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The U.S. Constitution: Checks & Balances

1381 words - 6 pages

The U.S. Constitution is the foundation of American governance. Since its creation in 1878, the Constitution remains as the foundation of governance for the Republic and stands as the oldest living Constitution in the world. To prevent a tyranny of the majority will – or of one part of governance – it became necessary to ensure the several branches of government remained separate. To ensure that one of these branches did not trump the other branches, the Founders crafted – within the Constitution – a set of checks and balances. Separating powers, with checks and balances, made the U.S. government unique when it emerged in 1787. The Constitution describes a system of checks and balances and sets up a separation of powers.

The Constitution separates the three branches of governance through the first three articles. Article I applies to the Legislative Branch of government, Article II refers to the Executive Branch of government, and Article III concerns the Judicial Branch of government (Unit 1A, 14). The Constitution enumerates the duties and responsibilities of the respective branches of government in the relevant Constitutional articles. Article I states, “All legislative Powers herein granted shall be vested in a Congress of the United States” (Constitution, Article I Section 1). This separates the legislative power from the other two branches as Congress – alone – holds all legislative powers. Article II states, “The executive Power shall be vested in a President of the United States of America” (Constitution, Article II Section 1). Thus, the Executive branch – previously denied legislative powers – finds itself vested with the executive power exclusively. As “the” is a definite article, only the Executive branch holds the aforementioned power. Article III says, “The judicial power of the United States, shall be bested in one supreme Court and such inferior Courts as the Congress may from time to time ordain and establish” (Constitution, Article III Section 1). This gives the judicial power to the Supreme Court – but also allows the Congress to appoint lower courts under the Supreme Court. This does not, however, give Congress judicial authority – it simply allows Congress to create lower courts to support the Supreme Court as creation of courts would need laws and Congress has legislative power. In the aforementioned manner, the Constitution creates a separation of powers in the American government.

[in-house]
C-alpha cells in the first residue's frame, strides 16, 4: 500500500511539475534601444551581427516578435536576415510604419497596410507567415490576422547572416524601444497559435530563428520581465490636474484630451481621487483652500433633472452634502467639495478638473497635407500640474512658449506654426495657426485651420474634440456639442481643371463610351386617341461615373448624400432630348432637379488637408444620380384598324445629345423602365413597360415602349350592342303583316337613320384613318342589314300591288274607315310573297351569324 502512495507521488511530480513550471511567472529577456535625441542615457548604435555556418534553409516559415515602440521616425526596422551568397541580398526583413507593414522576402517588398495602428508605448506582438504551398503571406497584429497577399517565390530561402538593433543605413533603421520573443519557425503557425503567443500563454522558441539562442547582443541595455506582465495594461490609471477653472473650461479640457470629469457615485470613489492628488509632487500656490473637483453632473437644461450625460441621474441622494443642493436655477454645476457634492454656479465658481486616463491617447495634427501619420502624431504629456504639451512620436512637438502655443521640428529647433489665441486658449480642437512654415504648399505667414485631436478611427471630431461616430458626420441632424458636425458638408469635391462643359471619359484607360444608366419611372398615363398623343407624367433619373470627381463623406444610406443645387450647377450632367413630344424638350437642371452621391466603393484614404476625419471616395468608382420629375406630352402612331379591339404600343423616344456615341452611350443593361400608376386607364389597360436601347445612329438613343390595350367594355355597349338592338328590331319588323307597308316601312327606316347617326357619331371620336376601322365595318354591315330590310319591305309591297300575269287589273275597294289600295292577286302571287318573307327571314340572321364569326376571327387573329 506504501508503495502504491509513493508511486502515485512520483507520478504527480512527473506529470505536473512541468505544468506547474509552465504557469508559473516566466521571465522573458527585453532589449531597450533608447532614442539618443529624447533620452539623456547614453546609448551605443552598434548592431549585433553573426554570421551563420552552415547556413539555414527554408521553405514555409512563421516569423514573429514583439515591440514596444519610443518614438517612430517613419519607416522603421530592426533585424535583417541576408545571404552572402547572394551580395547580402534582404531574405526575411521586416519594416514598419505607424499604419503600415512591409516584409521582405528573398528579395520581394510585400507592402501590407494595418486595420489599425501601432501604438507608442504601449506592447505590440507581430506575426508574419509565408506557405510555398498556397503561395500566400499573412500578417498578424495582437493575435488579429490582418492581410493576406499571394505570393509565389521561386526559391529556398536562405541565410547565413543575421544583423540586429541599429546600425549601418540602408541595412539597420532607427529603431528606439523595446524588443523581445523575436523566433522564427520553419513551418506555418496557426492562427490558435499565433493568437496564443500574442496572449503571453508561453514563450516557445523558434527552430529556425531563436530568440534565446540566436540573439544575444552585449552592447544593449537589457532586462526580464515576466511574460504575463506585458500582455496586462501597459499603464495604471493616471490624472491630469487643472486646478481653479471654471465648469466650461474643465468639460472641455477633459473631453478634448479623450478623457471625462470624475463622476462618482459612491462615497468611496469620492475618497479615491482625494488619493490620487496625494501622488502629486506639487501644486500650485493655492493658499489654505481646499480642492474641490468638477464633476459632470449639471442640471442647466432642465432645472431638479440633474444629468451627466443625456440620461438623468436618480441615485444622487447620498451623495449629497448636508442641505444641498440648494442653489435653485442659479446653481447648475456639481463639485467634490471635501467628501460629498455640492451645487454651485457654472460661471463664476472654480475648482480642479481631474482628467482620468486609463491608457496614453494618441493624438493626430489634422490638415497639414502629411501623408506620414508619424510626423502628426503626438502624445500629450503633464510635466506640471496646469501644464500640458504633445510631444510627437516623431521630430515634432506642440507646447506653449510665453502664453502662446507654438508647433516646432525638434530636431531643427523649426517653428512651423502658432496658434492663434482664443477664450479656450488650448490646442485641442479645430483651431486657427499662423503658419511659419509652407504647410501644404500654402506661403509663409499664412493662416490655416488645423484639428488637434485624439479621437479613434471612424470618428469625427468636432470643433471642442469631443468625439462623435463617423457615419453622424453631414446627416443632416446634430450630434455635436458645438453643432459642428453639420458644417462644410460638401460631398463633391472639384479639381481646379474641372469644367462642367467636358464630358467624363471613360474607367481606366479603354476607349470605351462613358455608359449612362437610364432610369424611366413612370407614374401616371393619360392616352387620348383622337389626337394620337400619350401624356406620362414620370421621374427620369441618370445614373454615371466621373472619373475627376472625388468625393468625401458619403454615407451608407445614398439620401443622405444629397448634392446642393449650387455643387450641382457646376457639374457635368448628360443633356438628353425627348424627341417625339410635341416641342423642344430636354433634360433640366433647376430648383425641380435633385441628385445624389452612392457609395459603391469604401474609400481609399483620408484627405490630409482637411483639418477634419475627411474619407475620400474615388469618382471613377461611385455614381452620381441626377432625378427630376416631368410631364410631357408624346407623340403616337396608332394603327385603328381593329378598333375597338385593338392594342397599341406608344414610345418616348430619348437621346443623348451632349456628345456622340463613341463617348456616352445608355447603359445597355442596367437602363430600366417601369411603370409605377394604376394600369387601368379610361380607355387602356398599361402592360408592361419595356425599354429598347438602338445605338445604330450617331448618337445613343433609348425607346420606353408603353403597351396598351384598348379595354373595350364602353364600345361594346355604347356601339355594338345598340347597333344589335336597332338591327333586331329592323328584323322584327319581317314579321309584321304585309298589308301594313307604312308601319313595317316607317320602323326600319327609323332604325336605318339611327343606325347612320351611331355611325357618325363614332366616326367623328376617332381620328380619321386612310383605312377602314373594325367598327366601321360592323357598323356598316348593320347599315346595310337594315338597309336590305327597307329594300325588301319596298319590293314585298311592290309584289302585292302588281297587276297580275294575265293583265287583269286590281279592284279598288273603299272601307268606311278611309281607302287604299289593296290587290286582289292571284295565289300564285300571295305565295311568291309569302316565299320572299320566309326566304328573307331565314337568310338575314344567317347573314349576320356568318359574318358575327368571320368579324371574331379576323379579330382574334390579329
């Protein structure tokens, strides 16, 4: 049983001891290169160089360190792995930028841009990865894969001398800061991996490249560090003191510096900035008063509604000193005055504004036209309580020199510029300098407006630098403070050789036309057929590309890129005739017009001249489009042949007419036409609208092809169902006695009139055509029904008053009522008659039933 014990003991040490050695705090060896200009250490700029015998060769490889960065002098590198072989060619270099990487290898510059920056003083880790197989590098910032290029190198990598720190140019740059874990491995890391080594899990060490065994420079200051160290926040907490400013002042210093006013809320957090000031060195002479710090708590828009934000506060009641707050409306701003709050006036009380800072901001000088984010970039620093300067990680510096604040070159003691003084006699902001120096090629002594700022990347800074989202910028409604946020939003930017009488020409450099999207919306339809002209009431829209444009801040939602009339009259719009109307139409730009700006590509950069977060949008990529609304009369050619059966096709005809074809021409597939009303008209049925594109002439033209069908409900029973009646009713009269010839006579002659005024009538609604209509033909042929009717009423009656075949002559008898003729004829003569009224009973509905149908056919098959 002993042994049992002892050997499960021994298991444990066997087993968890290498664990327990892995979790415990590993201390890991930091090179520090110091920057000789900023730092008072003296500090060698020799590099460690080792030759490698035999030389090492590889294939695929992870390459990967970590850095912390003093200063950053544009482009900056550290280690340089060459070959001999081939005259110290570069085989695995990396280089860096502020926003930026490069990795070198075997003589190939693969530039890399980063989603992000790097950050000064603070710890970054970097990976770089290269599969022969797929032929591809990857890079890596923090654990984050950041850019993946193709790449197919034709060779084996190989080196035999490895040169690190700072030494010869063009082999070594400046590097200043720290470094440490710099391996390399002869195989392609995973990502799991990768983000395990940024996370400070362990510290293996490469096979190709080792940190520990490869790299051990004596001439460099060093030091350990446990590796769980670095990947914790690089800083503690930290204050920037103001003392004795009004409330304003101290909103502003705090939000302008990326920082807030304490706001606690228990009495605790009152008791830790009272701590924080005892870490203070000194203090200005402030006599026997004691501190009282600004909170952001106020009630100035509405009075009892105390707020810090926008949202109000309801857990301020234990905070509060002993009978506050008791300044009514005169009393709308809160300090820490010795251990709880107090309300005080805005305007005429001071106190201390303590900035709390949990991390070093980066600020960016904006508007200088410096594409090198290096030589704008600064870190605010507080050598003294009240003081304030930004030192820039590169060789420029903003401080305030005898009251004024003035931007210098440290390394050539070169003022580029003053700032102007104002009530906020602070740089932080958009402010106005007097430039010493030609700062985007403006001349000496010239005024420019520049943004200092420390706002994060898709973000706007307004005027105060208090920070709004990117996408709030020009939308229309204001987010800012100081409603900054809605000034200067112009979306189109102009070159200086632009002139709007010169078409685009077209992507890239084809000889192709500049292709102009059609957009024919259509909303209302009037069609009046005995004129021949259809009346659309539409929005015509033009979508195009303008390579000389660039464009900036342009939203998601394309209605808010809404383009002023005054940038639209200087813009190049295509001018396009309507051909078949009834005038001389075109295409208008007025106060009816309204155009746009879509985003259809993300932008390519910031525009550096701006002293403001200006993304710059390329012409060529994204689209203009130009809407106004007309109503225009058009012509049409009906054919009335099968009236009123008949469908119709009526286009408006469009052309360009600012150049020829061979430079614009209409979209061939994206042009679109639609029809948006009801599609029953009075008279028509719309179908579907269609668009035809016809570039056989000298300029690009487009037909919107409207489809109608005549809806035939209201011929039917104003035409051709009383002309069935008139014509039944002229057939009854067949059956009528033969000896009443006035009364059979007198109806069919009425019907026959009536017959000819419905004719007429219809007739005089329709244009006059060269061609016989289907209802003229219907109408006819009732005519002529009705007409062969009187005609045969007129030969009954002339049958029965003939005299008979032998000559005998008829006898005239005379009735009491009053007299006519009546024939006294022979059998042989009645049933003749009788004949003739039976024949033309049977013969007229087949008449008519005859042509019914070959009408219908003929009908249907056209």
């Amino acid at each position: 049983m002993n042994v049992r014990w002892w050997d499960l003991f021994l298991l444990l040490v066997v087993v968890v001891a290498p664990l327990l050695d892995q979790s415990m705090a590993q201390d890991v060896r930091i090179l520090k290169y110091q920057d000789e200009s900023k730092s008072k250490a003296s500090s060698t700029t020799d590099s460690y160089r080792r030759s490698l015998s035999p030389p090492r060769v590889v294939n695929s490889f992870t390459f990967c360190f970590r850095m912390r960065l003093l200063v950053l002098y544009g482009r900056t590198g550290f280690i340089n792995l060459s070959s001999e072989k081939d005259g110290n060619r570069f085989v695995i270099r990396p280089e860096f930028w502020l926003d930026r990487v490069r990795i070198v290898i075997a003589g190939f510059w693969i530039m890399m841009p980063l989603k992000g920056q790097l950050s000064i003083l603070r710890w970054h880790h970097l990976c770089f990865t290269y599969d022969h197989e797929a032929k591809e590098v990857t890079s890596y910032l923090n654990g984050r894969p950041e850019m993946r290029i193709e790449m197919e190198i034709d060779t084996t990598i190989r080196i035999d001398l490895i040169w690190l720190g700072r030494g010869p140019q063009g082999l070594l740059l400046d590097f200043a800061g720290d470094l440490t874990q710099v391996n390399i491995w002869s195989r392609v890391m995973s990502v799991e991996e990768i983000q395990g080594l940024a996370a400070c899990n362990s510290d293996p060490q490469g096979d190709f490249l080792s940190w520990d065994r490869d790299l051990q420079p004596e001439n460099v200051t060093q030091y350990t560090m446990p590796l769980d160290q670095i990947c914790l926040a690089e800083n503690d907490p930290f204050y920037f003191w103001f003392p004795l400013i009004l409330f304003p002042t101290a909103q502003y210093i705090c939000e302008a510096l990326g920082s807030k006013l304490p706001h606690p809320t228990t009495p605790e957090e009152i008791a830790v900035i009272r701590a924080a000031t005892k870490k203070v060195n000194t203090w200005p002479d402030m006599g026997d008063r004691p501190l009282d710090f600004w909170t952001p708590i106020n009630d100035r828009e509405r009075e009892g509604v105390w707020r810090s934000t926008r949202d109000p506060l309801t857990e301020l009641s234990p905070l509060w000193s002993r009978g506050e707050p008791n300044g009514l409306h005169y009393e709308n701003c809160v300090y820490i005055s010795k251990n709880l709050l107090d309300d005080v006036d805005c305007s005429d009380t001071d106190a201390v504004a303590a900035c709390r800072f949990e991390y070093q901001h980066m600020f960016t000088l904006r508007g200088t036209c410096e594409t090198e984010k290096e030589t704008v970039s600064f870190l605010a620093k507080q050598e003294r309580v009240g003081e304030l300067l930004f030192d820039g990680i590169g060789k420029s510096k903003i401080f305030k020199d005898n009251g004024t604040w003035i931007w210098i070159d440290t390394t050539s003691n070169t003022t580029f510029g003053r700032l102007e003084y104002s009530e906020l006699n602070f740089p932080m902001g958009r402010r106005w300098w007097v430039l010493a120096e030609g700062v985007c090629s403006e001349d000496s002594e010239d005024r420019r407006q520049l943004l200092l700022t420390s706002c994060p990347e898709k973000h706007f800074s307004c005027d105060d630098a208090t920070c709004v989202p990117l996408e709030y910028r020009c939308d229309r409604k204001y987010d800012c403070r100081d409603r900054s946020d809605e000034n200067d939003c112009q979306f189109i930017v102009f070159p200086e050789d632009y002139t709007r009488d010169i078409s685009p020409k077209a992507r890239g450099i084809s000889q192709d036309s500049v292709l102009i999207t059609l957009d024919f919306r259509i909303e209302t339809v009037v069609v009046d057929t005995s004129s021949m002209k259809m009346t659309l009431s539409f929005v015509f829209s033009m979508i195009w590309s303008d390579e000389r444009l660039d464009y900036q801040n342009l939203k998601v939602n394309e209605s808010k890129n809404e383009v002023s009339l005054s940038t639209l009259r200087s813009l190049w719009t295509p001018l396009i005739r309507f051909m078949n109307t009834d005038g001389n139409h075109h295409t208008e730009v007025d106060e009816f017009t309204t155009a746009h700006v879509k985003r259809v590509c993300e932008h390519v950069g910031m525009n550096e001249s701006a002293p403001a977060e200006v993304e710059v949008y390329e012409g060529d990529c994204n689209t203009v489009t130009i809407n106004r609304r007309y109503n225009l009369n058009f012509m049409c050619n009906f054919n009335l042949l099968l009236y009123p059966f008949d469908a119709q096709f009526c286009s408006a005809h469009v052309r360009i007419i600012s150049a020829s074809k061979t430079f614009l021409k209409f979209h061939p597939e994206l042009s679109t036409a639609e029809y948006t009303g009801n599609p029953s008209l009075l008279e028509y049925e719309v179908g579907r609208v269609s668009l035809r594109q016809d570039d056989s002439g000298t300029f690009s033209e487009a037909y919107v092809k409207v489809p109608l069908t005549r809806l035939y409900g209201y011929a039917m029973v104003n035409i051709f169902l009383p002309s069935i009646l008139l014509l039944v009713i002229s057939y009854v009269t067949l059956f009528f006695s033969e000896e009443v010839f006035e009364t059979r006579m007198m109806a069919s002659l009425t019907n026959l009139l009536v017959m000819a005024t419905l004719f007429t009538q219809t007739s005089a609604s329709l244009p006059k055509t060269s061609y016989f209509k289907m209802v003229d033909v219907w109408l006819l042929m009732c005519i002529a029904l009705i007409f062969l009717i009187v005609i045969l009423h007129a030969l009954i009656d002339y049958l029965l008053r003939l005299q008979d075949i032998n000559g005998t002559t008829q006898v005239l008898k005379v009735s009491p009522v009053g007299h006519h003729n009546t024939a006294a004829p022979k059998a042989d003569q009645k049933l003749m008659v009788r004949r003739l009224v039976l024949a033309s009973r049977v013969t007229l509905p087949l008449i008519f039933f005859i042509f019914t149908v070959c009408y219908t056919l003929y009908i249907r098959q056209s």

The Constitution gives the three branches of government an arrangement of checks and balances – through its enumeration of the branches and their related duties and responsibilities. According to Mount, the Legislative branch has, inter alia, power of impeachment of the President of the United States – through the House of Representatives. The Legislative branch also has power to conduct the trial of an impeached President in the Senate. These powers of impeachment and trial also extend to the Judicial branch – the...

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